Book Reviews of 2020

The final 40 days of this unprecedented — and for many of us, unprecedentedly awful — year are upon us. It’s also the close of my sabbatical semester, one activity of which has been getting this blog and website up and running again. I thought I’d make it easy on myself by starting out with posting reviews of my favorite reads of the last year (or so), most of which have been published in Historical Novels Review, the journal of The Historical Novel Society.

First up, from the November 2019 issue, is Thirteen Doorways, Wolves Behind them All, by Laura Ruby (Balzer & Bray, 2019):

This luminous, moving novel by an award-winning YA novelist is a genre-defying achievement. Part ghost story, part feminist history, part love letter to the city of Chicago, this narrative jumps back and forth between the 1940s and earlier years, as it follows the coming-of-age trials of Frankie Mazza, a sensitive adolescent who lives with her siblings at the Angel Guardian Orphanage.

Like many of their fellow inmates, the Mazzas aren’t actually orphans, but have been left in the dubious care of the nuns by parents who cannot care for them for various reasons. Their days are not as desperate as Oliver Twist’s, but the banality of their existence is not livened much by their friendships and field trips though Chicago neighborhoods. Frankie is a talented artist whose grief over her father’s abandonment, and separation from her first love by World War II, keep her from attempting to follow her own dreams.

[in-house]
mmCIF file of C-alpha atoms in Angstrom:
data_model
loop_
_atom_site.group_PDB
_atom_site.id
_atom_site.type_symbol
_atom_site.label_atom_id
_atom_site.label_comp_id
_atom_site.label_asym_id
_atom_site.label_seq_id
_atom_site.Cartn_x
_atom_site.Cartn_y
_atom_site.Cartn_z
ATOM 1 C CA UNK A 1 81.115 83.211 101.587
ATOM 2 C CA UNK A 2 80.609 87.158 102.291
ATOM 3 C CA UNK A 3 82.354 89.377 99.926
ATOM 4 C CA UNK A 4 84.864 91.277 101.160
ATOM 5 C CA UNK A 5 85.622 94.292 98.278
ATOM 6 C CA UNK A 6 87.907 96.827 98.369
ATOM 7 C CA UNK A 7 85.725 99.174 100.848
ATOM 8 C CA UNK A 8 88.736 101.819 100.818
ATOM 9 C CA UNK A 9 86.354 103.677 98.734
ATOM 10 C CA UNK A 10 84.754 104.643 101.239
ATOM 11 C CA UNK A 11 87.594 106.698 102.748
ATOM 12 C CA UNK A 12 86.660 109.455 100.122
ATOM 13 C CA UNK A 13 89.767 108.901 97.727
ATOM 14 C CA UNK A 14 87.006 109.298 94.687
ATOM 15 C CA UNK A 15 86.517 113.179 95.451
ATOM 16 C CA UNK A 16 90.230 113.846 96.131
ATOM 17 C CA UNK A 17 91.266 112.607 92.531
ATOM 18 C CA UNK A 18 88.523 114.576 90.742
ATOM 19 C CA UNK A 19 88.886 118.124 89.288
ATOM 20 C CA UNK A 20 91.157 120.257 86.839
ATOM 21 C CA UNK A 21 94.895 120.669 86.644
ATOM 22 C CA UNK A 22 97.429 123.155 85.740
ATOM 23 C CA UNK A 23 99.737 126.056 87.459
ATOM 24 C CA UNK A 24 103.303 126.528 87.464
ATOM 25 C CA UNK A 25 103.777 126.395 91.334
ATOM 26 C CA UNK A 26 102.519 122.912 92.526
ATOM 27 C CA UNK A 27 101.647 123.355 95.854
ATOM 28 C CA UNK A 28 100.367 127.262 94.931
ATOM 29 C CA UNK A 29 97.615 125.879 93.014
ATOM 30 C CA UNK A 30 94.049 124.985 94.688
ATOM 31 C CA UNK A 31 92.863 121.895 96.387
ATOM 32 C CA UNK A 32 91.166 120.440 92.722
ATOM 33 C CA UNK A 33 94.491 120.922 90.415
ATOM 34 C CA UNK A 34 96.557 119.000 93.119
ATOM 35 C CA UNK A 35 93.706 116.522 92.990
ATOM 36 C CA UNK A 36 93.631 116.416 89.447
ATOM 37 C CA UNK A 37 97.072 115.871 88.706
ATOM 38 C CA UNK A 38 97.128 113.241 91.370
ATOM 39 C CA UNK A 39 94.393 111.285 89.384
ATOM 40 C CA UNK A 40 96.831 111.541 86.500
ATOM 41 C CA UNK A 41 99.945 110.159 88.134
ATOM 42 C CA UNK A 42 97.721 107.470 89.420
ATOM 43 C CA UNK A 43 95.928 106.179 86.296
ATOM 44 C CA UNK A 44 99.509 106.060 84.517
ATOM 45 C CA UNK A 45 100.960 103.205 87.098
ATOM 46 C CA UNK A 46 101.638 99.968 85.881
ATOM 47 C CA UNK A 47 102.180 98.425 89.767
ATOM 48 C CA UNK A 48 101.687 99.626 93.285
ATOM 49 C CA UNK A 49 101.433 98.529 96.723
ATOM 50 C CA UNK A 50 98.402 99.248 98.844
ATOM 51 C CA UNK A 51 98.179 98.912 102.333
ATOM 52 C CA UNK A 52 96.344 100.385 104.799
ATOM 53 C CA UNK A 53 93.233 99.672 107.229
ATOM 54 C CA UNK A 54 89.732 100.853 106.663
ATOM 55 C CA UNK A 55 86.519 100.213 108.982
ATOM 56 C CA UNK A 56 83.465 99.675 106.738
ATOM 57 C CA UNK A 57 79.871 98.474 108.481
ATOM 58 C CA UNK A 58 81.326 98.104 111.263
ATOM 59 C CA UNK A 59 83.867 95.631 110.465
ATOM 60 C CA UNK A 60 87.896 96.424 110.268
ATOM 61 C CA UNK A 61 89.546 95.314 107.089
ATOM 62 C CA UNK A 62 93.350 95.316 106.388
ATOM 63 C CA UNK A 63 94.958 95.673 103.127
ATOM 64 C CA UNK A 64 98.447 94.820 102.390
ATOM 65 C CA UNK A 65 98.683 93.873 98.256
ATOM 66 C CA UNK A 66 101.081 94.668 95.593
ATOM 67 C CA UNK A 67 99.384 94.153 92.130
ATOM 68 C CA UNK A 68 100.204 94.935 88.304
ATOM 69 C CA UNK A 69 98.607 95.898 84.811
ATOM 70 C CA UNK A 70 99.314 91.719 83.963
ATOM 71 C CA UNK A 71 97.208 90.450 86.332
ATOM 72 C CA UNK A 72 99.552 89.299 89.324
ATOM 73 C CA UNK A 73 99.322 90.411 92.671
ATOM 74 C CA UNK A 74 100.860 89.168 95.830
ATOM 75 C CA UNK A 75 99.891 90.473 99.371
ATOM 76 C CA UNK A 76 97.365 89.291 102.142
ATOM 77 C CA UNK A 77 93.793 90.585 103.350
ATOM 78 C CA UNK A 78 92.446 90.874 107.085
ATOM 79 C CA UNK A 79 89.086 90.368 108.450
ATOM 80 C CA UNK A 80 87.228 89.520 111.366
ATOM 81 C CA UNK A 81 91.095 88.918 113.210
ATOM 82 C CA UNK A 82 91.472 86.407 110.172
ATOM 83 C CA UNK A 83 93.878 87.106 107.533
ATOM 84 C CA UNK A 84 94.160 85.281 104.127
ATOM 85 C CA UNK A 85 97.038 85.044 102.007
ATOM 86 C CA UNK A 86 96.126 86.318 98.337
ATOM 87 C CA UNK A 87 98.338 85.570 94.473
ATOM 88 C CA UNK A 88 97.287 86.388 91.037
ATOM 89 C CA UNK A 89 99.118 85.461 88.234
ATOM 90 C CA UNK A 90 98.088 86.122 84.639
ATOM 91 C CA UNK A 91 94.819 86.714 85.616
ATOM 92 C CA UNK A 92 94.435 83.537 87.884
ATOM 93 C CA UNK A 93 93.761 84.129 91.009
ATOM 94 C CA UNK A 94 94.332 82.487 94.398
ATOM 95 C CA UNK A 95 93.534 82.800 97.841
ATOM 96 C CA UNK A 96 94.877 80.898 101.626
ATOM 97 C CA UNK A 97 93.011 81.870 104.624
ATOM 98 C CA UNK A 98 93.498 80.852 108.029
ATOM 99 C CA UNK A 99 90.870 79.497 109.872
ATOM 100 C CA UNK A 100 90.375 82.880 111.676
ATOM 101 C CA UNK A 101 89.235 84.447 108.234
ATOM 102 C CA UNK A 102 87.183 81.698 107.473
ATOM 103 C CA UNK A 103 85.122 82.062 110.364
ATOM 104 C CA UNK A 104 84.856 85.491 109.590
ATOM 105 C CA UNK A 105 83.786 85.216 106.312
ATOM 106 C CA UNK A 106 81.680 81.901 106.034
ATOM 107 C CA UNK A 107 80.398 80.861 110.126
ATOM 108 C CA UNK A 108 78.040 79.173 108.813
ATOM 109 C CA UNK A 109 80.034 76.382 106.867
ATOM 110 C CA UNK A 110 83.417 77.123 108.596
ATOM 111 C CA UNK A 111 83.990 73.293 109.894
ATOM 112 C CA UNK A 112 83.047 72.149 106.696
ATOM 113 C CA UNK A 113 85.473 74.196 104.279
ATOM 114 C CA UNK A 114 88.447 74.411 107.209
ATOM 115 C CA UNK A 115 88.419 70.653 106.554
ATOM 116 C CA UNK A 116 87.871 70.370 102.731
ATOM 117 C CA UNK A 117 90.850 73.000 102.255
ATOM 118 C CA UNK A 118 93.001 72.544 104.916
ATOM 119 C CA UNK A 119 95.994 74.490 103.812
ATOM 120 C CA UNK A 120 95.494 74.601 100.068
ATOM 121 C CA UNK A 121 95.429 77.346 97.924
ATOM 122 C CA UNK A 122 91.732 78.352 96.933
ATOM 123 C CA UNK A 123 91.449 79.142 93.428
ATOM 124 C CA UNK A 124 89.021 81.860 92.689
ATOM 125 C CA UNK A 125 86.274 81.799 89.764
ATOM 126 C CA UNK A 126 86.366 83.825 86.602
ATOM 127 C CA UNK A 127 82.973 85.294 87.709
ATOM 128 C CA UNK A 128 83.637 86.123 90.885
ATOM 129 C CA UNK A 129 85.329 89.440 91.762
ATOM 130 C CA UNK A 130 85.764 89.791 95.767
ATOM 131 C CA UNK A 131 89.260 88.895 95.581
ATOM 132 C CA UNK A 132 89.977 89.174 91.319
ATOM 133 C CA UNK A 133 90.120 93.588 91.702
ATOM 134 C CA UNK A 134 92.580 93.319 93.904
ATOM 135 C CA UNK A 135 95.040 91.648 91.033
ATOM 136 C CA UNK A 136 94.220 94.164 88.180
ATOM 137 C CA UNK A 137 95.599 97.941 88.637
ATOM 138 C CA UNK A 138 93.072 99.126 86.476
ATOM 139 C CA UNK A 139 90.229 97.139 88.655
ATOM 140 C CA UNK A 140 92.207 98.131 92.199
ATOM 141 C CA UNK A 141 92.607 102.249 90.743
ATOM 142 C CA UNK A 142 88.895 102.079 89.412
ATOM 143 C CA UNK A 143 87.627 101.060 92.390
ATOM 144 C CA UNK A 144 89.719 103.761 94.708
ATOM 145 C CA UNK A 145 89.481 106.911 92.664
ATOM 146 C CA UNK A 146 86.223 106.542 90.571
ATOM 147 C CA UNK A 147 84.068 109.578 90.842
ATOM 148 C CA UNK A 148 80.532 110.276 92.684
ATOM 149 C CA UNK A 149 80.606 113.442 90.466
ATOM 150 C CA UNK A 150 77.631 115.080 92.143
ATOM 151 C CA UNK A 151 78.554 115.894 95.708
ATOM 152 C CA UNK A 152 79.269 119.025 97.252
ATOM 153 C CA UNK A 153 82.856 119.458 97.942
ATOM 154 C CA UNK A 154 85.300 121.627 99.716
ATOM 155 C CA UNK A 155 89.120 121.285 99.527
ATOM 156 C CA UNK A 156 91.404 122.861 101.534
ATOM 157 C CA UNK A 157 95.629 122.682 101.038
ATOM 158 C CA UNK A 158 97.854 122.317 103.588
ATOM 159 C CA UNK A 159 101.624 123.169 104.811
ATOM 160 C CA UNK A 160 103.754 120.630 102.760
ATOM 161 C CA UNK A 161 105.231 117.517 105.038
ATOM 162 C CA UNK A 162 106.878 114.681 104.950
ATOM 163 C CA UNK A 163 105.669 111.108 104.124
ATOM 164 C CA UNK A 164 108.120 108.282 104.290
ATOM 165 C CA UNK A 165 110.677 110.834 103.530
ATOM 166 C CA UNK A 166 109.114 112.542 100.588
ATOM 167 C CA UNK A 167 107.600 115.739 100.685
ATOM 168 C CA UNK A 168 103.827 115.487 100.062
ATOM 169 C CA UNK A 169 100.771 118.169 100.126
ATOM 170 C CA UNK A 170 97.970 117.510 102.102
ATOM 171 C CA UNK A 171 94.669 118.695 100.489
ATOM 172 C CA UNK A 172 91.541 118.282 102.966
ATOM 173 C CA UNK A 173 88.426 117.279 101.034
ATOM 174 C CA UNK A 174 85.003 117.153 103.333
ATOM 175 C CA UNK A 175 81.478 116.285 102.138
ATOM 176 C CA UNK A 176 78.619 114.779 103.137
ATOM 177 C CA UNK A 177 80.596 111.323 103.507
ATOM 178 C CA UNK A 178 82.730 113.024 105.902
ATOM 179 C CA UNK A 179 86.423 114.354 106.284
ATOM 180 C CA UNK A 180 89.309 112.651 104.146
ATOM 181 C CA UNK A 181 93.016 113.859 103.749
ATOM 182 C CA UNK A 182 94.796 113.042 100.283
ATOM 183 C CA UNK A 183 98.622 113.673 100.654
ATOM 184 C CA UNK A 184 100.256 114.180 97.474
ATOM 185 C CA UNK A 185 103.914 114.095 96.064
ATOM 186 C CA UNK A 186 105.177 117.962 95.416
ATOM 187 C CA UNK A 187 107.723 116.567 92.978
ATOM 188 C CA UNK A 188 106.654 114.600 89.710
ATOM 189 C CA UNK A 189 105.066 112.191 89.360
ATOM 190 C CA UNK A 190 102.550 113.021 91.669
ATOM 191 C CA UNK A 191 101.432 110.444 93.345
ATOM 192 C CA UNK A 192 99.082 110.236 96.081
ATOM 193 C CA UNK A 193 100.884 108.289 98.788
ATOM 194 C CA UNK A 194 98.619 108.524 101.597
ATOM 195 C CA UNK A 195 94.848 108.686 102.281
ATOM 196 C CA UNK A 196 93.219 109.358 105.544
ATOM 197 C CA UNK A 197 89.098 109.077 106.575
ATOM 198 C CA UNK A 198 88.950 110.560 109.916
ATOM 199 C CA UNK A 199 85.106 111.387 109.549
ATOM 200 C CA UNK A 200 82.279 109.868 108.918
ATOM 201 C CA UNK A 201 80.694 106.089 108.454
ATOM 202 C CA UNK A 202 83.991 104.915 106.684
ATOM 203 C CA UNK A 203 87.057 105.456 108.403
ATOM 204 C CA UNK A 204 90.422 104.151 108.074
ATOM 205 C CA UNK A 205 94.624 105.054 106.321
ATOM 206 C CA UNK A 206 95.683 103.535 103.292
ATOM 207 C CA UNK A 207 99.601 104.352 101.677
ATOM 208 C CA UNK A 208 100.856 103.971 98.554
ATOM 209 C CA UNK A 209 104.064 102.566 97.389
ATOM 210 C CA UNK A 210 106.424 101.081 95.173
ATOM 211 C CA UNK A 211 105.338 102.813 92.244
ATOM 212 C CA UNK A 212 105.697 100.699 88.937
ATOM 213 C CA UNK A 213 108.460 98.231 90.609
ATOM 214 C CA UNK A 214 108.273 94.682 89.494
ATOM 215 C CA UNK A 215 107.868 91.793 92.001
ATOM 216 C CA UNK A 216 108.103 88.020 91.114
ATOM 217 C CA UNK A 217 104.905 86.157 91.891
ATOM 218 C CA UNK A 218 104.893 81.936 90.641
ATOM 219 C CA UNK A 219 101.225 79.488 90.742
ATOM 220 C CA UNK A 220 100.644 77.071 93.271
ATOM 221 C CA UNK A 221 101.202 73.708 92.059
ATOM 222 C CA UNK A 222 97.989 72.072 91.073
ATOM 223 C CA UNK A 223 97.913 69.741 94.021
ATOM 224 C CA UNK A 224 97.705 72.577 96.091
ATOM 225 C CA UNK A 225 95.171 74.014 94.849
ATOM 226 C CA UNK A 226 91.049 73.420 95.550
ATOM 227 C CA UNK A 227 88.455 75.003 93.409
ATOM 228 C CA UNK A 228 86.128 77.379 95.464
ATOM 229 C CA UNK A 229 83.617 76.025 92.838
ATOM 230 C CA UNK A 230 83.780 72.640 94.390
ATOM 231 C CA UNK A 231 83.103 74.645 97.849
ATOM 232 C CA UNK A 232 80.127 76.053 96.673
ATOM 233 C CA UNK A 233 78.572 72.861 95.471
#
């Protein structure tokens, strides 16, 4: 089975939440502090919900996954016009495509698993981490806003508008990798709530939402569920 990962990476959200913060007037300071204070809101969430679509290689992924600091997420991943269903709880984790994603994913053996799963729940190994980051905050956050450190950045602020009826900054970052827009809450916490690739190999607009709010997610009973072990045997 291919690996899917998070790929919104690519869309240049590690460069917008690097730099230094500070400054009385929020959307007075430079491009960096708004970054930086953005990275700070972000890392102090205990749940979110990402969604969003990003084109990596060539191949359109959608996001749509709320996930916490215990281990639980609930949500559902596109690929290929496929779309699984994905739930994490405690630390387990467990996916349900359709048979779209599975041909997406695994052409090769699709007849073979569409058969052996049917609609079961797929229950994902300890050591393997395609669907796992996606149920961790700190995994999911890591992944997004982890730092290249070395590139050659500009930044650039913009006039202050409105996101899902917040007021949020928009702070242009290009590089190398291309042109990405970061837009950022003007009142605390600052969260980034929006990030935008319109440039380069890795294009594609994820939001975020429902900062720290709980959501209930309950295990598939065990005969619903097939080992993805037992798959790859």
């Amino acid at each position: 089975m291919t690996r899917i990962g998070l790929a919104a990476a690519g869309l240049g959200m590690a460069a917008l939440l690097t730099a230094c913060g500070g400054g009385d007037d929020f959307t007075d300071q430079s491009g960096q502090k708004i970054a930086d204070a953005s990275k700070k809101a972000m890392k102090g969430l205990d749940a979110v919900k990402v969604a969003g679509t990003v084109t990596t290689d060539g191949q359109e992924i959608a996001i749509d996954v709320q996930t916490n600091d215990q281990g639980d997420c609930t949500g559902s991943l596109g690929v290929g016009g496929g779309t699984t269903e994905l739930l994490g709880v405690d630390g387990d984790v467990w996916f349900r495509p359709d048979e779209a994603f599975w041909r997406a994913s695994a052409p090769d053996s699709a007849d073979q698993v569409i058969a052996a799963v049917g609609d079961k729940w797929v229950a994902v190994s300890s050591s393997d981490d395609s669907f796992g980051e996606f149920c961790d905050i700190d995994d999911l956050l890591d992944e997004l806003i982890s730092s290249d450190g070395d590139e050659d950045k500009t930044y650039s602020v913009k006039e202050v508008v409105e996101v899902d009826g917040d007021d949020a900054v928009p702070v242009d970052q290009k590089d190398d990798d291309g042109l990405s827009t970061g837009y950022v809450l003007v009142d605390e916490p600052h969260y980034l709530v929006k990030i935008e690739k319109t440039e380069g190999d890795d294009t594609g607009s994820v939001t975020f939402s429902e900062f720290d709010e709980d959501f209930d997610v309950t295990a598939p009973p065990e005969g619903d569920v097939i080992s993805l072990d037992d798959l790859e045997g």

What makes the story unforgettable is the voice of its narrator, a spirit who haunts the orphanage and has become fascinated with Frankie. Pearl is a fierce, sarcastic ghost whose own tragic history is revealed in tiny bits as she travels around the city, spying on the living and the dead and trying to determine where she’s supposed to be. Her observations are both funny and poignant and provide a vivid counterpoint to Frankie’s search for love and purpose, which spans most of the decade of the 1940s. While the secrets and revelations both Pearl and Frankie discover about their own pasts are not unexpected, they are rendered with raw emotional power.

This is a book to be savored for its gorgeous prose as well as its memorable characters. It has already been long-listed for a National Book Award and is sure to appear on many other 2019 award lists.

(© Kristen McDermott 2019)

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